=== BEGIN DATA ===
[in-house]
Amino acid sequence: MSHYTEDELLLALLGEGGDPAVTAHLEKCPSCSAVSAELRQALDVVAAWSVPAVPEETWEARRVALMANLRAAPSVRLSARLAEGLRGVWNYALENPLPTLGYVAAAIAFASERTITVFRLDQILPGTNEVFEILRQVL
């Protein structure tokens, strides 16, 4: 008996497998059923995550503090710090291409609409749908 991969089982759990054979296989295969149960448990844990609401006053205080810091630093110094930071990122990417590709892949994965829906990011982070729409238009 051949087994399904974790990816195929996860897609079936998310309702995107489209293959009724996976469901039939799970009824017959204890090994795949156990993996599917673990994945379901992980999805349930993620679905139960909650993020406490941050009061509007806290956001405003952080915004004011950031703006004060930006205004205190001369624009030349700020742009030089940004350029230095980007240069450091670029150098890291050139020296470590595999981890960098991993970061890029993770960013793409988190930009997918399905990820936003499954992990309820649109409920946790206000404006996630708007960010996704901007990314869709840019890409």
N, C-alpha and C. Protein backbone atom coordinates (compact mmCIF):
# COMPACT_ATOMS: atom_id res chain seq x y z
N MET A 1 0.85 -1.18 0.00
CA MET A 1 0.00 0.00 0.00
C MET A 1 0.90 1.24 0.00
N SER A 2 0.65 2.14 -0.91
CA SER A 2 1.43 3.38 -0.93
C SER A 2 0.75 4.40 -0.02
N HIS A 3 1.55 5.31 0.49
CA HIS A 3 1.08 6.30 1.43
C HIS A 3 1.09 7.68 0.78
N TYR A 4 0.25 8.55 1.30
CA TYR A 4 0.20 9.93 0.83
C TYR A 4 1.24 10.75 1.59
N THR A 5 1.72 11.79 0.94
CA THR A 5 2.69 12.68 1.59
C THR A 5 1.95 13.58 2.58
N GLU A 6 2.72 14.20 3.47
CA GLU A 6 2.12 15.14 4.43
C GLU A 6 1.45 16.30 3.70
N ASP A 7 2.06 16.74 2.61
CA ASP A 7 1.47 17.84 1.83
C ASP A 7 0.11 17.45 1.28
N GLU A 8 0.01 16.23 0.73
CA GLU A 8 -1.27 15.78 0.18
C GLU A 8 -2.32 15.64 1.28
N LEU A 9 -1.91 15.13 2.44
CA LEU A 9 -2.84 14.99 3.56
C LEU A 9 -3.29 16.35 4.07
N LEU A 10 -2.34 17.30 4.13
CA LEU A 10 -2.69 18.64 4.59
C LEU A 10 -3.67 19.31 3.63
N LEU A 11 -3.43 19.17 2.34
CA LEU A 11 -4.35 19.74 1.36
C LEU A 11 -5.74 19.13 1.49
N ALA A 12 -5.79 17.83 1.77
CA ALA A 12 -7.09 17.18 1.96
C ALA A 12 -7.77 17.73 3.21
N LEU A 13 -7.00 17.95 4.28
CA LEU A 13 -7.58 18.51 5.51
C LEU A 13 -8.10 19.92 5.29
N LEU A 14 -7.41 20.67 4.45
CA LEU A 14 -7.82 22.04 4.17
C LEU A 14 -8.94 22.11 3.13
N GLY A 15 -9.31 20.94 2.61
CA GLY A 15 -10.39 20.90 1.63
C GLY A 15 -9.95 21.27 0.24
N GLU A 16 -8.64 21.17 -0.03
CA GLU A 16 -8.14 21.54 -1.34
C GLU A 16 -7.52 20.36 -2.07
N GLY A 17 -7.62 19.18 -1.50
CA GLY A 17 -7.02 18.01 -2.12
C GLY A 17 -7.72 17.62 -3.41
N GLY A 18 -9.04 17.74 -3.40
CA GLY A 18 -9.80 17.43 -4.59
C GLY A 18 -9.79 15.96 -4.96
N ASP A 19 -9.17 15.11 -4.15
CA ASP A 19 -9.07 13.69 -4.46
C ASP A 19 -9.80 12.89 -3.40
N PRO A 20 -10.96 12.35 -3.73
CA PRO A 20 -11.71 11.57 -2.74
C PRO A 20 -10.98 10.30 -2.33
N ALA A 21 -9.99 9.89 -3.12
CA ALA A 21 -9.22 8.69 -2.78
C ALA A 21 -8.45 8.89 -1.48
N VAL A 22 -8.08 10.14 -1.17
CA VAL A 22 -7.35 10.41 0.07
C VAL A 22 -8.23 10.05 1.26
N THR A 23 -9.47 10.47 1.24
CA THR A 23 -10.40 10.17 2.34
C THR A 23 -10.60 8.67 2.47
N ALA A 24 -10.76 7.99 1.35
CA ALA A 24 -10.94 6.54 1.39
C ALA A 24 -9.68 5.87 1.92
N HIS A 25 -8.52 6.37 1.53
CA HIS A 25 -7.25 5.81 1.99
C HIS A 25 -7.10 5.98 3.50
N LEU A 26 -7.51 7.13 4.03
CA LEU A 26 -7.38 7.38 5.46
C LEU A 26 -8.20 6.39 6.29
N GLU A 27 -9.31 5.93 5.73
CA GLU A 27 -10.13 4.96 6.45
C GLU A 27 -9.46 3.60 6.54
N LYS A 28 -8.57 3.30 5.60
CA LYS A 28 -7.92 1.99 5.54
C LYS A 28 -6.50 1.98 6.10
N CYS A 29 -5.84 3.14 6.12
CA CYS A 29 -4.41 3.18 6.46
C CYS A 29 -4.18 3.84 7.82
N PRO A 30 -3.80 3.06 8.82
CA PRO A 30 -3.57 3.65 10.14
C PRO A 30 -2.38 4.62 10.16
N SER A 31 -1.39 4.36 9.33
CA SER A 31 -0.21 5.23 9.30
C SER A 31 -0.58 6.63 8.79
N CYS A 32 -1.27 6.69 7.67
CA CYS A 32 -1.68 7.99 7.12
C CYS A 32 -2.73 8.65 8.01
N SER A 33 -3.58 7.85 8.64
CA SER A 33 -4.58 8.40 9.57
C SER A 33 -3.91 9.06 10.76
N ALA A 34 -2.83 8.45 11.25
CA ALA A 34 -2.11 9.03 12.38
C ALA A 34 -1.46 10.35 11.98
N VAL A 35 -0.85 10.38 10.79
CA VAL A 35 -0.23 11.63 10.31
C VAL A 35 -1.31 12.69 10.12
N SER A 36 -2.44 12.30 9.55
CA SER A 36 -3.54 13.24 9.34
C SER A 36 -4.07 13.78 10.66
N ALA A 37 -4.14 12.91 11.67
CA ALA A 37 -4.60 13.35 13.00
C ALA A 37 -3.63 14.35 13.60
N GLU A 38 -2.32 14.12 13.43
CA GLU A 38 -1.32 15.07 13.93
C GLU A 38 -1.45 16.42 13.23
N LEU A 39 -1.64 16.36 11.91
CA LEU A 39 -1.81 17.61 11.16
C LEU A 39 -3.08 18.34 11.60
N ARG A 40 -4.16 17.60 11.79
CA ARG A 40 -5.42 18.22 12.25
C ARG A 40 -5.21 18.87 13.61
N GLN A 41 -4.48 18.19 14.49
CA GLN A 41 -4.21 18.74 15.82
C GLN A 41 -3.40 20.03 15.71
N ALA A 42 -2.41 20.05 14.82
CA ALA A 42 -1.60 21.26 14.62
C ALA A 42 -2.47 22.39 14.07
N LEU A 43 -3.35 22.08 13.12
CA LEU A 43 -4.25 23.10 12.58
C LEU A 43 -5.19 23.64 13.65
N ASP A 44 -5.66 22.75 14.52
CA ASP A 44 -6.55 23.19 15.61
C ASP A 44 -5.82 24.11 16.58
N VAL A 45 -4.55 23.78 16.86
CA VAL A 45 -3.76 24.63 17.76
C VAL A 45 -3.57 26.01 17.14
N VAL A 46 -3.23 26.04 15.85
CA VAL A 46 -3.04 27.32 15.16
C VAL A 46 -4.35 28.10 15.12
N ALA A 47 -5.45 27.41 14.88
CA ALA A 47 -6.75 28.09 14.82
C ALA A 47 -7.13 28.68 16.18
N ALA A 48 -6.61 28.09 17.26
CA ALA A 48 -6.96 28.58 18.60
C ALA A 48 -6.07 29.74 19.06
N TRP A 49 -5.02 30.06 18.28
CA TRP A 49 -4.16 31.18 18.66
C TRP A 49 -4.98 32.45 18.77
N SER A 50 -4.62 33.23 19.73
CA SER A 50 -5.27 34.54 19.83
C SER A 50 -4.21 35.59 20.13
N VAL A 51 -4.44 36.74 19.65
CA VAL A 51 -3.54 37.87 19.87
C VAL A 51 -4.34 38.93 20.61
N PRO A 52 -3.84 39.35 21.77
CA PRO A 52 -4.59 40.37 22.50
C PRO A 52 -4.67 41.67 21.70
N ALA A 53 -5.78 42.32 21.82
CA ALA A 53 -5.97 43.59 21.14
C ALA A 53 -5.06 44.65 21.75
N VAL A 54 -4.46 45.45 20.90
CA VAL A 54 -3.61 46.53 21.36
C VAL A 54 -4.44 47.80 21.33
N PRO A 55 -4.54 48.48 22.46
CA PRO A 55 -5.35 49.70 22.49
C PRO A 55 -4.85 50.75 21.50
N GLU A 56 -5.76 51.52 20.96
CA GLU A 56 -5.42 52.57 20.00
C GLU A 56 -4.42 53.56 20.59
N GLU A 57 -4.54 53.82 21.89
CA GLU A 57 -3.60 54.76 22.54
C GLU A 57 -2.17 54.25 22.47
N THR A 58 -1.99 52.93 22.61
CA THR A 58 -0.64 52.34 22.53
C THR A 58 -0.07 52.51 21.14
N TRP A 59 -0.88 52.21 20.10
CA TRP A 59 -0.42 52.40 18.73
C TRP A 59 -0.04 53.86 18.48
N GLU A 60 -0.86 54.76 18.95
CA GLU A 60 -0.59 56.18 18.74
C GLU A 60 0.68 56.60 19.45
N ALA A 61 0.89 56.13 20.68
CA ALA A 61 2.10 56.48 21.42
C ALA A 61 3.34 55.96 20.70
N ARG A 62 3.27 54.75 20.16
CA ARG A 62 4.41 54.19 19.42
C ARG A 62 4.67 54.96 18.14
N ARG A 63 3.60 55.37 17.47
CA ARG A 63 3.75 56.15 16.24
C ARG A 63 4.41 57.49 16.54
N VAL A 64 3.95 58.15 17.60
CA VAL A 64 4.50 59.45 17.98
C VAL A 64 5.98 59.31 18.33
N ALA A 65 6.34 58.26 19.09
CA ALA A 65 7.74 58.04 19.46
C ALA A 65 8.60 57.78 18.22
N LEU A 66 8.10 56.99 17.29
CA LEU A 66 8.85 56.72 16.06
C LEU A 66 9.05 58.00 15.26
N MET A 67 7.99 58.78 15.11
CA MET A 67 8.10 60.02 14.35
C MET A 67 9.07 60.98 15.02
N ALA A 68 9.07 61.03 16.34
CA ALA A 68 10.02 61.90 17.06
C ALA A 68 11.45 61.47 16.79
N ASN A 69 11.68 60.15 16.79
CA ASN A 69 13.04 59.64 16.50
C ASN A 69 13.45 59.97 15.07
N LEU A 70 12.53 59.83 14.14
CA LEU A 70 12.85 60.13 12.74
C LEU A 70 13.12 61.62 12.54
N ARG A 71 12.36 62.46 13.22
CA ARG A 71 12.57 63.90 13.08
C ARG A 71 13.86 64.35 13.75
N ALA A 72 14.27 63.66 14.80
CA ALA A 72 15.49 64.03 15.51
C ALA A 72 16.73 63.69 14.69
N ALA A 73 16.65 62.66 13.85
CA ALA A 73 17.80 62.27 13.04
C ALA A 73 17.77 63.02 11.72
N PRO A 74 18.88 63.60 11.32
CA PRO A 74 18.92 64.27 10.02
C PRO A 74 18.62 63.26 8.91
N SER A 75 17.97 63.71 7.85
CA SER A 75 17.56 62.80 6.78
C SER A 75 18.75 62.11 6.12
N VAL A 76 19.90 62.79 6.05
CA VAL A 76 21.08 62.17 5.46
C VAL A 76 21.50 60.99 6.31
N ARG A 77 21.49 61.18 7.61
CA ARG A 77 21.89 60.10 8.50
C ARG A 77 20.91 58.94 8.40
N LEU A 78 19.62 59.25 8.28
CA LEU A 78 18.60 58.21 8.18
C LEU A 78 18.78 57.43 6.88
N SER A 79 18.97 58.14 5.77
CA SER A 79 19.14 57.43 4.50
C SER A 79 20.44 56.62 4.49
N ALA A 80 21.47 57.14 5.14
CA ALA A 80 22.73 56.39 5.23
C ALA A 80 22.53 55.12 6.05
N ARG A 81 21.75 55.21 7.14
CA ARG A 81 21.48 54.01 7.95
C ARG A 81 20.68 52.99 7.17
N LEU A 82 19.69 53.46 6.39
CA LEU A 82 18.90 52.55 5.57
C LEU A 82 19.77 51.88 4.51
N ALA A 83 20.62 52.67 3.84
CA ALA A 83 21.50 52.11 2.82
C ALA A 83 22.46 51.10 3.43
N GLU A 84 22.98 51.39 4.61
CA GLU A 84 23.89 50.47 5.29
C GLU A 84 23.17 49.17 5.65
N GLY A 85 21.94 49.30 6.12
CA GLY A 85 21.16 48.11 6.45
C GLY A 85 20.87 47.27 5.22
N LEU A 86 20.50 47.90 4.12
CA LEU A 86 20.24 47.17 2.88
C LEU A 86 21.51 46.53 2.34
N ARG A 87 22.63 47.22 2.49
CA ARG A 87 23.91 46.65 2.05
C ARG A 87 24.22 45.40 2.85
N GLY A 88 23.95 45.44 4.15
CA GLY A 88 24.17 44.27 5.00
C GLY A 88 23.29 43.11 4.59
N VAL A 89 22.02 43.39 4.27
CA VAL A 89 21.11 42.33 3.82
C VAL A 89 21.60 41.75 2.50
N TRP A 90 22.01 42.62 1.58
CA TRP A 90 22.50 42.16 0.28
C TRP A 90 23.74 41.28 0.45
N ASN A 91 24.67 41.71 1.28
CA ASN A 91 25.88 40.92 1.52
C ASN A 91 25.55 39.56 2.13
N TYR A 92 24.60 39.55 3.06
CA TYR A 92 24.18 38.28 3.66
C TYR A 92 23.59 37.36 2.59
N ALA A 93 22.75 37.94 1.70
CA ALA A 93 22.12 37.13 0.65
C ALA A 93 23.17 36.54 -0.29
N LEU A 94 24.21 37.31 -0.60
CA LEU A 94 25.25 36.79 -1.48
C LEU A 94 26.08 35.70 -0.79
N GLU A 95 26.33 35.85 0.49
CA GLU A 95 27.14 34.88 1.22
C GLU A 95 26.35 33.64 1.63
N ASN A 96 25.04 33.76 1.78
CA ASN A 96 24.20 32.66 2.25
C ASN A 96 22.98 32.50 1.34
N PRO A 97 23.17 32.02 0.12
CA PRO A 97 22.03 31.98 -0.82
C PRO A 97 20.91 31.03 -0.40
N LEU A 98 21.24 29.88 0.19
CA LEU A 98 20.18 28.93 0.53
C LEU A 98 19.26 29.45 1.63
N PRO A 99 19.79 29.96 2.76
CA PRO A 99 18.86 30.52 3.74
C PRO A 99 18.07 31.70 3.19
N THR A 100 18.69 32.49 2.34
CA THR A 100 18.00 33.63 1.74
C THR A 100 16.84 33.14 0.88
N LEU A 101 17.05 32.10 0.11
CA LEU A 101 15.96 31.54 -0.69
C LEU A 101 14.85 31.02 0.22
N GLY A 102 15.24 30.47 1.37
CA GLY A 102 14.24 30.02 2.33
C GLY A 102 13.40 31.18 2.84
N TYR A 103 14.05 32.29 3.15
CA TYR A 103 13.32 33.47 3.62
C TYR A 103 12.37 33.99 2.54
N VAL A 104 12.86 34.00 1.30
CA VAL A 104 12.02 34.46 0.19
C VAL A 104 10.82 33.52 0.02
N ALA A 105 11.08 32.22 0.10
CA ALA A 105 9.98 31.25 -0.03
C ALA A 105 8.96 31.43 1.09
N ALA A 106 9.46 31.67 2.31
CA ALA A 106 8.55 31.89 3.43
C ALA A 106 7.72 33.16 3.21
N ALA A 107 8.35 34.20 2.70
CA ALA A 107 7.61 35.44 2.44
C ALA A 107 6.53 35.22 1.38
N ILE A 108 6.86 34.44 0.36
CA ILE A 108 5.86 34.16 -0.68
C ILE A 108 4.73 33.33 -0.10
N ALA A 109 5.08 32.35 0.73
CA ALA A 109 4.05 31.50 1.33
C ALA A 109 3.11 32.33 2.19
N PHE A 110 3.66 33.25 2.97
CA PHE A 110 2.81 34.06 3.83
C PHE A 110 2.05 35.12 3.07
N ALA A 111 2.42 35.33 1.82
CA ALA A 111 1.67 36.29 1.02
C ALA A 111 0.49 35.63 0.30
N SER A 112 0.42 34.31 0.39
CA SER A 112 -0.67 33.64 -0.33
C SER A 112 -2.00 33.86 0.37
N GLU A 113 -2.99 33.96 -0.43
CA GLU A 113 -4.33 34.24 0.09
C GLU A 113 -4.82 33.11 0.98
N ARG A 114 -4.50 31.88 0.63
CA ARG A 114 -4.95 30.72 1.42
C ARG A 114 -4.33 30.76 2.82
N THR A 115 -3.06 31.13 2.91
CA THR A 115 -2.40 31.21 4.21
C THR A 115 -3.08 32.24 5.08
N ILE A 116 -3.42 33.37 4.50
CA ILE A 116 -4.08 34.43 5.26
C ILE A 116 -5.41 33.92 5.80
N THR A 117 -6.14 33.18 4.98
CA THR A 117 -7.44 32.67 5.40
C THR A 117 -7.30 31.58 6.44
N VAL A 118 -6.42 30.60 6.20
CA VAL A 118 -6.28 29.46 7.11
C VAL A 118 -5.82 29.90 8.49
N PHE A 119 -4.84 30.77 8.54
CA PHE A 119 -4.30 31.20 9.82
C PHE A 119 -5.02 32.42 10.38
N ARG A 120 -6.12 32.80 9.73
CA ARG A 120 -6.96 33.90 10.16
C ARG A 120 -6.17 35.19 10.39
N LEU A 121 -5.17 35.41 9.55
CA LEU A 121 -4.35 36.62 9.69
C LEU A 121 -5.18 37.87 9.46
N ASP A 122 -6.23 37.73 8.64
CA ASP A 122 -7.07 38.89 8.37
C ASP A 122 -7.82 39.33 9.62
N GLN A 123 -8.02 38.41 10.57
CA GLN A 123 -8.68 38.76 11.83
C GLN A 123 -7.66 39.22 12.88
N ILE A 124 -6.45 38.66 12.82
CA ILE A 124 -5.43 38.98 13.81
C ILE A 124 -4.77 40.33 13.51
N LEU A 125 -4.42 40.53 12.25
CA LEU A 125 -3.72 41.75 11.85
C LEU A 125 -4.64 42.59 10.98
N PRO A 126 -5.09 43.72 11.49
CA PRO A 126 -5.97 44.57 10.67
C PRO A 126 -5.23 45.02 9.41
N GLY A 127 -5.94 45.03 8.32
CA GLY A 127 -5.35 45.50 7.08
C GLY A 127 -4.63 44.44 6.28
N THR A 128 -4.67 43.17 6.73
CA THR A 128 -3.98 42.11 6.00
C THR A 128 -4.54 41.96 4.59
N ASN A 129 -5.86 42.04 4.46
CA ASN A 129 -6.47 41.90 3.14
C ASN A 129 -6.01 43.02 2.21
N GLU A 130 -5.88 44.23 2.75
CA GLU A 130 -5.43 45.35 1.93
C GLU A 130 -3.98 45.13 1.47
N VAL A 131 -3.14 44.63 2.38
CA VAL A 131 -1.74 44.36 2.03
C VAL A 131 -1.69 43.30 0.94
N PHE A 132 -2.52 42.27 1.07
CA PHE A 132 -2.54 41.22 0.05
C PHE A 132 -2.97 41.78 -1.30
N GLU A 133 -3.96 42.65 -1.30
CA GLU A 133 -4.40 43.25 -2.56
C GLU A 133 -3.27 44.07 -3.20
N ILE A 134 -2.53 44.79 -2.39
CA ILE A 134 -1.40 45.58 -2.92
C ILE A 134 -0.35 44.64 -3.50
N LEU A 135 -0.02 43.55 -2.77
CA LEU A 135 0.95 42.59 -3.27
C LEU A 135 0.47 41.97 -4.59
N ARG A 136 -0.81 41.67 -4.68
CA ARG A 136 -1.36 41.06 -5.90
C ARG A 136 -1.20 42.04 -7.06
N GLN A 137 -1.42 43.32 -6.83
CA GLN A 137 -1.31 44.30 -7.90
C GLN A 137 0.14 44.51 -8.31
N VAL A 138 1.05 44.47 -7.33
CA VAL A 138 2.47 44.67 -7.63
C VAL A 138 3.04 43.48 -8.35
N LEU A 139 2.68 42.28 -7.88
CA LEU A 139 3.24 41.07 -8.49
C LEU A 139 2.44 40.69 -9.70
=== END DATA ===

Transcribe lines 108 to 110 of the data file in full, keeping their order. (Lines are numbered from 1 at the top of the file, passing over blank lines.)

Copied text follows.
N VAL A 35 -0.85 10.38 10.79
CA VAL A 35 -0.23 11.63 10.31
C VAL A 35 -1.31 12.69 10.12